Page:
% Range when clutter falls below noise
helperFindClutterBelowNoise(Rkm,cnr);
Range at which clutter falls below noise (km) = 18.04

Considering the Propagation Path

When the path between the radar and clutter deviates from free space conditions, it is recommended to include the clutter propagation factor and the atmospheric losses on the path. The clutter propagation factor can be calculated using the radarpropfactor function.

% Calculate radar propagation factor for clutter 
Fc = radarpropfactor(Rm,freq,anht,surfht, ... 
    'SurfaceHeightStandardDeviation',hgtsd,...
    'SurfaceSlope',beta0,...
    'ElevationBeamwidth',elbw);
helperPlot(Rkm,Fc,'Propagation Factor', ...
    'Propagation Factor (dB)', ...
    'One-Way Clutter Propagation Factor F_C');

Figure contains an axes. The axes with title One-Way Clutter Propagation Factor F_C contains an object of type line. This object represents Propagation Factor.

Within the above plot, 2 propagation regions are visible:

  1. Interference region, where reflections interfere with the direct ray. This is exhibited over the ranges where there is lobing.

  2. Intermediate region. This is the region between the interference and diffraction region, a shadow region beyond the horizon. The intermediate region, which in this example occurs at the kink in the curve at about 1.5 km, is generally estimated by an interpolation between the interference and diffraction regions.

Typically the clutter propagation factor and the sea reflectivity are combined as the product σCFC4, because measurements of surface reflectivity are generally measurements of the product rather than just the reflectivity σC. Calculate this product and plot the results.

% Combine clutter reflectivity and clutter propagation factor
FcLinear = db2mag(Fc); % Convert to linear units
combinedFactor = nrcs.*FcLinear.^2;
combinedFactordB = pow2db(combinedFactor);
helperPlot(Rkm,combinedFactordB,'\sigma_CF_C', ...
    '\sigma_CF_C (dB)', ...
    'One-Way Sea Clutter Propagation Factor and Reflectivity');

Figure contains an axes. The axes with title One-Way Sea Clutter Propagation Factor and Reflectivity contains an object of type line. This object represents \sigma_CF_C.

Next calculate the atmospheric loss on the path using the slant-path tropopl function. Use the default standard atmospheric model for the calculation.

% Calculate one-way loss associated with rain
elAng = height2el(surfht,anht,Rm); % Elevation angle (deg) 
numEl = numel(elAng);
Latmos = zeros(numEl,1);
for ie = 1:numEl
    Latmos(ie,:) = tropopl(Rm(ie),freq,anht,elAng(ie));
end
helperPlot(Rkm,Latmos,'Atmospheric Loss','Loss (dB)','One-Way Atmospheric Loss');

Figure contains an axes. The axes with title One-Way Atmospheric Loss contains an object of type line. This object represents Atmospheric Loss.

Recalculate the CNR. Include the propagation factor and atmospheric loss in the calculation. Note the change in the shape of the CNR curve. The point at which the clutter falls below the noise is much closer in range when these factors are included.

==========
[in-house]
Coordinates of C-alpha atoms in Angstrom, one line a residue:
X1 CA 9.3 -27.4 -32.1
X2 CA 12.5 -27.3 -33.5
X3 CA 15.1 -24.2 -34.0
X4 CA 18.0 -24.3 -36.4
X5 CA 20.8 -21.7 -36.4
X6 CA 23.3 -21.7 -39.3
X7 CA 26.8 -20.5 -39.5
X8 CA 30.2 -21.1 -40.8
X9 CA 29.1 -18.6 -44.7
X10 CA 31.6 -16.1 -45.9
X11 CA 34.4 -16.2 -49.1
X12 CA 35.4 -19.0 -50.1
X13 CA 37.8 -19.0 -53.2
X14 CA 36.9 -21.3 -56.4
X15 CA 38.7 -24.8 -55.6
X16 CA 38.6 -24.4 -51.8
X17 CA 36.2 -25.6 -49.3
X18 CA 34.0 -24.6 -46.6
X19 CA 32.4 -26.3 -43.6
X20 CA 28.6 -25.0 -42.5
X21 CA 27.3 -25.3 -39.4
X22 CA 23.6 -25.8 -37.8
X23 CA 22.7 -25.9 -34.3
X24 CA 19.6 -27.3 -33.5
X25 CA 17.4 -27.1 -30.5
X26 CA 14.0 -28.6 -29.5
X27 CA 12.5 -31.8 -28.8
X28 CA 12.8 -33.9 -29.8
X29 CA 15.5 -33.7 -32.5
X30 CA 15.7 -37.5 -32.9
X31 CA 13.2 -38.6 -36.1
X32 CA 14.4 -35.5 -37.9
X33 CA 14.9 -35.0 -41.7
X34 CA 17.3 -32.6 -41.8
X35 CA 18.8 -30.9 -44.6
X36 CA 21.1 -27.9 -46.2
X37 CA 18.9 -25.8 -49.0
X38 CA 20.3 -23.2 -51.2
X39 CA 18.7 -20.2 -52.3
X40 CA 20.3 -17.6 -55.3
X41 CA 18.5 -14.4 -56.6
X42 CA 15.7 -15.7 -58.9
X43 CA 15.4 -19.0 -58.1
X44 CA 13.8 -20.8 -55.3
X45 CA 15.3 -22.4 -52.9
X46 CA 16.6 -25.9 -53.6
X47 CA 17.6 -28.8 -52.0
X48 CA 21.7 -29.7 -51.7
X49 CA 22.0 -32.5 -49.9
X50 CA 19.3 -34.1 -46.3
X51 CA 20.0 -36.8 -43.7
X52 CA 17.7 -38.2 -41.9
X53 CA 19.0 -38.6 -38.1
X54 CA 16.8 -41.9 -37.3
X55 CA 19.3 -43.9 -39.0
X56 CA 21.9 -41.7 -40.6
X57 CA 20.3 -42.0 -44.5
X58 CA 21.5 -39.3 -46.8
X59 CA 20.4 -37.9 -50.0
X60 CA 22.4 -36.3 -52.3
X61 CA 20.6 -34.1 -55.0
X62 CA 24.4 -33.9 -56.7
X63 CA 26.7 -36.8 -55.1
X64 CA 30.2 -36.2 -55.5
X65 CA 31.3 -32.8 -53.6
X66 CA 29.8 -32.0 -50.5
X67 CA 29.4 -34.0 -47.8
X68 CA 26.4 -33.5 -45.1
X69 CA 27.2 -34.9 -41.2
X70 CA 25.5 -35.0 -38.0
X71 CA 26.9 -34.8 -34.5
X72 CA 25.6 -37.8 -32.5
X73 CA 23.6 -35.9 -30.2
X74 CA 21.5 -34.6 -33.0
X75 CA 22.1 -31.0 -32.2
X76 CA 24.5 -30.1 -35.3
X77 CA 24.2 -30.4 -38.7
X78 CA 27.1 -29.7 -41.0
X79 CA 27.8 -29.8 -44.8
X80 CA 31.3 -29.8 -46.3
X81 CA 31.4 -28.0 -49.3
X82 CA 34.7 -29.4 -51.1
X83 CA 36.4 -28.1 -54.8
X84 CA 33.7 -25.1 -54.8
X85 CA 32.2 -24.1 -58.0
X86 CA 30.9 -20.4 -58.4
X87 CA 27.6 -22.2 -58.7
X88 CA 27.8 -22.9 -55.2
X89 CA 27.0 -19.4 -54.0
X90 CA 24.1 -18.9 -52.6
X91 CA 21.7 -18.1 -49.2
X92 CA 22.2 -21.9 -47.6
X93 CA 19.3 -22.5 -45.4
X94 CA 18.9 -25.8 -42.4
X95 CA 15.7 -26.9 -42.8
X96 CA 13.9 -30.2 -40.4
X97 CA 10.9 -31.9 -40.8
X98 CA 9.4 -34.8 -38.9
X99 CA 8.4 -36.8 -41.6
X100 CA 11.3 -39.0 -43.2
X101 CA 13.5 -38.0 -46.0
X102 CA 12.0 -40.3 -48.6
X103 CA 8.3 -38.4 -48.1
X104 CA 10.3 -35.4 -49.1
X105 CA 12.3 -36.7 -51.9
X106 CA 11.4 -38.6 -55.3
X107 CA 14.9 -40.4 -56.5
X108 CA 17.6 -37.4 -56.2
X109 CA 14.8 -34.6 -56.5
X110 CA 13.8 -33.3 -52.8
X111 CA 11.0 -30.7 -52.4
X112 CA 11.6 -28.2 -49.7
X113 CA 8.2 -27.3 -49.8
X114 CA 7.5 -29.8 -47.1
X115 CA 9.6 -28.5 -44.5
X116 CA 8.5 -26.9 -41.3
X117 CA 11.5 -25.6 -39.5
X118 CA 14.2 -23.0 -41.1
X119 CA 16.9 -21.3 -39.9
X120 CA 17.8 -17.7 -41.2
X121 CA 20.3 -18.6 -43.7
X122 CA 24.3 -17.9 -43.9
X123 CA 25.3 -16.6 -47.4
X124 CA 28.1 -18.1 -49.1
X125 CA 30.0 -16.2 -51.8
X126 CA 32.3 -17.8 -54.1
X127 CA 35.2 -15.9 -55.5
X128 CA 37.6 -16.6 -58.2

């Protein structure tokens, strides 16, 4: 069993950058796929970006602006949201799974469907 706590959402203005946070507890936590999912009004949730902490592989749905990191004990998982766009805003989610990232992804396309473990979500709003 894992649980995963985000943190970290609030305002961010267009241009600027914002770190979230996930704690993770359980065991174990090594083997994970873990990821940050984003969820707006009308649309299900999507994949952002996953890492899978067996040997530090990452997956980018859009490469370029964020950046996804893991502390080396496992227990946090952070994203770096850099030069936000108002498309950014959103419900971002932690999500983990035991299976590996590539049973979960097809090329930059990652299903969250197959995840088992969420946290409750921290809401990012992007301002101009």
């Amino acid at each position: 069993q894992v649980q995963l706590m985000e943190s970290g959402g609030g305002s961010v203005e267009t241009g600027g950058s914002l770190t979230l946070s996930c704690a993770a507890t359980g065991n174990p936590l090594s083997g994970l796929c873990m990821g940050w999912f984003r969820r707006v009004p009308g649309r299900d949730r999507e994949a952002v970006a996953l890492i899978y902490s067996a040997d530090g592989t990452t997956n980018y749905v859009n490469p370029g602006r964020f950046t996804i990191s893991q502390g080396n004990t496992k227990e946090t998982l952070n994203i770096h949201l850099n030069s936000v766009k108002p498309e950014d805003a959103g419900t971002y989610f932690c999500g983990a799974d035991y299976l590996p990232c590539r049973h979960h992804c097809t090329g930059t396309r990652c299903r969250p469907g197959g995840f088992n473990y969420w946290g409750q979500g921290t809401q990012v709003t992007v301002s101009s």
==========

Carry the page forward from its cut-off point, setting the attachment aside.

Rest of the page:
% Re-calculate CNR including radar propagation factor 
cnr = radareqsnr(lambda,Rm(:),ppow,tau,... 
        'gain',[Gt Gr],'rcs',rcs,'Ts',Ts, ...
        'PropagationFactor',Fc,...
        'AtmosphericLoss',Latmos); % dB
helperAddPlot(Rkm,cnr,'CNR + Propagation Factor + Atmospheric Loss',hAxes);

Figure contains an axes. The axes with title Clutter-to-Noise Ratio (CNR) contains 4 objects of type patch, line, constantline. These objects represent Clutter Below Noise, CNR, Horizon Range, CNR + Propagation Factor + Atmospheric Loss.

% Range when clutter falls below noise
helperFindClutterBelowNoise(Rkm,cnr);
Range at which clutter falls below noise (km) = 10.44

Understanding Weather Effects

Just as weather affects the detection of a target, weather also affects the detection of clutter. Consider the effect of rain over the simulated ranges. First calculate the rain attenuation.

% Calculate one-way loss associated with rain
rr = 50;                           % Rain rate (mm/h)
polAng = 0;                        % Polarization tilt angle (0 degrees for horizontal) 
elAng = height2el(surfht,anht,Rm); % Elevation angle (deg) 
numEl = numel(elAng);
Lrain = zeros(numEl,1);
for ie = 1:numEl
    Lrain(ie,:) = cranerainpl(Rm(ie),freq,rr,elAng(ie),polAng);
end
helperPlot(Rkm,Lrain,'Rain Loss','Loss (dB)','One-Way Rain Loss');

Figure contains an axes. The axes with title One-Way Rain Loss contains an object of type line. This object represents Rain Loss.

Recalculate the CNR. Include the propagation path and the rain loss. Note that there is only a slight decrease in the CNR due to the presence of the rain.

% Re-calculate CNR including radar propagation factor and rain loss
cnr = radareqsnr(lambda,Rm(:),ppow,tau,... 
        'gain',[Gt Gr],'rcs',rcs,'Ts',Ts, ...
        'PropagationFactor',Fc, ...
        'AtmosphericLoss',Latmos + Lrain); % dB
helperAddPlot(Rkm,cnr,'CNR + Propagation Factor + Atmospheric Loss + Rain',hAxes);